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When it comes to our kids, New Year’s resolution setting is a great opportunity to model our experiences with family goals by practicing these important skills together. Jennifer Katzenstein, Ph.D., ABPP-CN, co-director for the Center for Behavioral Health at Johns Hopkins All Children’s Hospital, provides some effective tips to help parents make resolutions with their children.

For kids, it is a great idea to think about New Year’s resolutions in a few ways:

  • Behaviors you want to become habits
  • New opportunities for teamwork as a family
  • A fun opportunity to see what your child wants do with the new year

Should parents encourage New Year’s resolutions as a family or as an individual?

Both! The key is making sure these are achievable resolutions, everyone is excited about it and there is some level of independence in choosing the resolution(s). Keep resolutions positive – things we should be doing, not things to avoid.

What are the components of resolutions?

Follow the SMART acronym – specific, measurable, achievable, realistic and timely. By making resolutions that likely are not achievable, we will not feel the positive reward of success, and in turn, won’t achieve the goal or will avoid it because of this lack of success. This can lead to future avoidance of similar resolutions.

How do we hold ourselves accountable?

Checking in and recognizing what the barriers are to achieving our resolutions is key. Ask ourselves: “What is getting in our way? Did we let this go for a bit and maybe it’s time to ‘get back on the horse?’” Forgive ourselves for letting it go for a bit, but recovering smoothly teaches our kids good problem-solving strategies, too. This is a great opportunity to revise our thinking and find new ways to experience success, which may include adjusting our resolution.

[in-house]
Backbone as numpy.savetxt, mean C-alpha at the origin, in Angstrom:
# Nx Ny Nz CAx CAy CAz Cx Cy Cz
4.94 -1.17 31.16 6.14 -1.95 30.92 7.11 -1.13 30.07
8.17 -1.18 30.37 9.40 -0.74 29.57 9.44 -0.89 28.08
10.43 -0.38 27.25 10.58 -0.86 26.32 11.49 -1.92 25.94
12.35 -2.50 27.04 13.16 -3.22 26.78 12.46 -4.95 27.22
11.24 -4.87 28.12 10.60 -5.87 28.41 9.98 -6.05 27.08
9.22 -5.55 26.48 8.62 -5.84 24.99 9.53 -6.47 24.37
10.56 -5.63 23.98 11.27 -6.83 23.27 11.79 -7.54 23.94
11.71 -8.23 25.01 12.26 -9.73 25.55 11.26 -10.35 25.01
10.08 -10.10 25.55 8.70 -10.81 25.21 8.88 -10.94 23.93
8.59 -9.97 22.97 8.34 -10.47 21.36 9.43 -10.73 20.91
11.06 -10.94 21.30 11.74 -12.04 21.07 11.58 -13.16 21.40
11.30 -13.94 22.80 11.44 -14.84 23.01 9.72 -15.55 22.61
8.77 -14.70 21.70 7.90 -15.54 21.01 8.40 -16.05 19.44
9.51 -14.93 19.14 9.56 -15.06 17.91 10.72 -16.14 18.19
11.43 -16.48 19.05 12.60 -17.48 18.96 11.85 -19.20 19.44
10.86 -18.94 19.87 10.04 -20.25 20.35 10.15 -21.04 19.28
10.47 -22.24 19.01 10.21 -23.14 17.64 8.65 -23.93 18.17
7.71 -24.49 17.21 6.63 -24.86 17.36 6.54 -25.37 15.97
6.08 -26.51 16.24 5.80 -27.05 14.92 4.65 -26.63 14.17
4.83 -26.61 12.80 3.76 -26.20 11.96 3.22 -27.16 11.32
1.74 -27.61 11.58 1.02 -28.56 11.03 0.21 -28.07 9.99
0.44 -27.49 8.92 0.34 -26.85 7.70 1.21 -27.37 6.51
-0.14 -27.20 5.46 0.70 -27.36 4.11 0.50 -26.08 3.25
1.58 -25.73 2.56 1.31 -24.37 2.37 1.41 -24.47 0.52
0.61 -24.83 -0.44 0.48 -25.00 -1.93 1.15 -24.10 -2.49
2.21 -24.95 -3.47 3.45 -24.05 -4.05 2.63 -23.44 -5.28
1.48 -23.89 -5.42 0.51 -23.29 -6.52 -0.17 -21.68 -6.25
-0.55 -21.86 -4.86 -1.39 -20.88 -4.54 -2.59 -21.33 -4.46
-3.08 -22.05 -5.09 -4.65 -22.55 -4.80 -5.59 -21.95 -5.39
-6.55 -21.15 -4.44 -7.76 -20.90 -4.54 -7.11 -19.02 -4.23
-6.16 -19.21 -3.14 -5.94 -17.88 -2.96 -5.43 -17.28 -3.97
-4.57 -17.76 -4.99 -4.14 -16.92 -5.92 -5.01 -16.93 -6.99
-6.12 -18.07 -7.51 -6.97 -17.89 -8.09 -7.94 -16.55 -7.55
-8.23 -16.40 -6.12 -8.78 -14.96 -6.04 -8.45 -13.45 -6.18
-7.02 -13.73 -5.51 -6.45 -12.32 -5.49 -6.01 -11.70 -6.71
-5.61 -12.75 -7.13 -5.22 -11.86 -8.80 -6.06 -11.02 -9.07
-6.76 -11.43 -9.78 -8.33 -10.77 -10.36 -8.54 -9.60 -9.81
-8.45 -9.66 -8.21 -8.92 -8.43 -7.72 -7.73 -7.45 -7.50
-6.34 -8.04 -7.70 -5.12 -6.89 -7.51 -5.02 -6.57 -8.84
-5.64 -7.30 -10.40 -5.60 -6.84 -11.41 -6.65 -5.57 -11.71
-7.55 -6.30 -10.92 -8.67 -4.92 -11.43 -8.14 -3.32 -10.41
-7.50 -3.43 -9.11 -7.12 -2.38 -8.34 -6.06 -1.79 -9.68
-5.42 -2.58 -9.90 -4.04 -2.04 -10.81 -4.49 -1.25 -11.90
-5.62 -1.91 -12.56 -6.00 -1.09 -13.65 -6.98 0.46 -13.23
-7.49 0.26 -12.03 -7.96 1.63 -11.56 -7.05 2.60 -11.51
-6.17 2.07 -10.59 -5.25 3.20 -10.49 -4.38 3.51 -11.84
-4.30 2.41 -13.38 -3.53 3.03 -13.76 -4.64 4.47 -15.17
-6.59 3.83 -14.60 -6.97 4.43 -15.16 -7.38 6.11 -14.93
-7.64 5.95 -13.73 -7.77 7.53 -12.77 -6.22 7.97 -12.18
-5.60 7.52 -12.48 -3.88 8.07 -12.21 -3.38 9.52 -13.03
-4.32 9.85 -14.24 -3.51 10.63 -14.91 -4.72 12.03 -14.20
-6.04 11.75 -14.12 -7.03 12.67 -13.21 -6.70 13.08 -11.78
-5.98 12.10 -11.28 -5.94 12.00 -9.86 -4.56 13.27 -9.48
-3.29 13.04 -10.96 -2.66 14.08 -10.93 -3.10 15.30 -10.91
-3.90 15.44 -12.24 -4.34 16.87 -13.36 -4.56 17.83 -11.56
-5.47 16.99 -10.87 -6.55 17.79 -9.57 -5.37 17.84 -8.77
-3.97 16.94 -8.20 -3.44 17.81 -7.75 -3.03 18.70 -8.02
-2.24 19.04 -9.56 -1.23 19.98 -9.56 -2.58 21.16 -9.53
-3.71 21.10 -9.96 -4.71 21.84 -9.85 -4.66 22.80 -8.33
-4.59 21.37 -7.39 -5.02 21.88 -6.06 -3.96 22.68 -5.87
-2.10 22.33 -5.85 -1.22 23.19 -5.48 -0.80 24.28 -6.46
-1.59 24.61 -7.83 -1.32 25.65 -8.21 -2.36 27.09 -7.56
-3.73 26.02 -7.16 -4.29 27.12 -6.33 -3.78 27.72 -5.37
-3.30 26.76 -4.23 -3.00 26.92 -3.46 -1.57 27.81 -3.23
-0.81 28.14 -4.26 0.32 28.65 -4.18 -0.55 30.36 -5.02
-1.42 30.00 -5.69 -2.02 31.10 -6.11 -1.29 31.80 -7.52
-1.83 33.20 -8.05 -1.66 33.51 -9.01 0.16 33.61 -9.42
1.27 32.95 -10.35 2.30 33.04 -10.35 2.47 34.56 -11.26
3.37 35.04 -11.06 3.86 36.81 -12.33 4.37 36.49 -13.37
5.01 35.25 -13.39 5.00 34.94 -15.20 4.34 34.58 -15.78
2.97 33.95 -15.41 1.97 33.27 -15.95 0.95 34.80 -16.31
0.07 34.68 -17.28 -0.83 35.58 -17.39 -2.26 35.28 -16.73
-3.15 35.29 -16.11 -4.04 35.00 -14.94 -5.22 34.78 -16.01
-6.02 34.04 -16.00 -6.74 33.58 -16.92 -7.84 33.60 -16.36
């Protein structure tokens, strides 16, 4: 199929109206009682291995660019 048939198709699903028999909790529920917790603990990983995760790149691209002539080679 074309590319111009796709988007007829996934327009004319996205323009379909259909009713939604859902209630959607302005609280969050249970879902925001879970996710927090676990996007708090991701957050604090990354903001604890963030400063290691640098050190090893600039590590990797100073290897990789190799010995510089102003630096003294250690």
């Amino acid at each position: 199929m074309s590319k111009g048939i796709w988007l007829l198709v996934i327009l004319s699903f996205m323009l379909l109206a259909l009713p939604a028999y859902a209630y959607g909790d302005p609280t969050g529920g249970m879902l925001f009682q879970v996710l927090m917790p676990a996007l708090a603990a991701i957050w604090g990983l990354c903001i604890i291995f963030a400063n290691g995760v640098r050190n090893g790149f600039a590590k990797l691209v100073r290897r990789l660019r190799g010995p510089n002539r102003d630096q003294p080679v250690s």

What are some great New Year’s resolutions for kids?

  • Perform one random act of kindness per day.
  • Thank someone every day for going out of their way.
  • Volunteer as a family, choose a group/charity to support, every month or on a feasible timeline.
  • Learn a new word every day.
  • Learn a new language and only speak that language at home one day per week, or one meal per week, etc.
  • Start a family activity together (game night, craft, etc.).
  • Reframe a negative thought every day.
  • Reduce time on electronics, video games, social media, etc.
  • Use less plastic, be more eco-friendly.

What are some fun ways to track resolutions?

Write down the resolution and post it in a place that is seen every day, like on the mirror in the bathroom. We can also use jars to keep track of how many times we complete our resolutions by putting a bead or stone in the jar. Try a family competition of how many days in a row you can stay true to your resolution – when you miss a day, start again, and whoever has the longest streak each month, wins!

For more information on pediatric healthcare and mental health, visit HopkinsAllChildrens.org/Newsroom.

About the Author: Dr. Katzenstein is the director of psychology and neuropsychology at Johns Hopkins All Children’s Hospital. Previously, Dr. Katzenstein was a private practitioner and Assistant Professor of Neurology at Indiana University School of Medicine/Riley Hospital for Children in Indianapolis where she provided neuropsychological evaluations, consultations and academic coaching for children and adolescents. After graduating from Indiana University Purdue University Indianapolis, she completed a pediatric internship and fellowship at Texas Children’s Hospital/Baylor College of Medicine. Dr. Katzenstein is board certified in pediatric neuropsychology and clinical neuropsychology.


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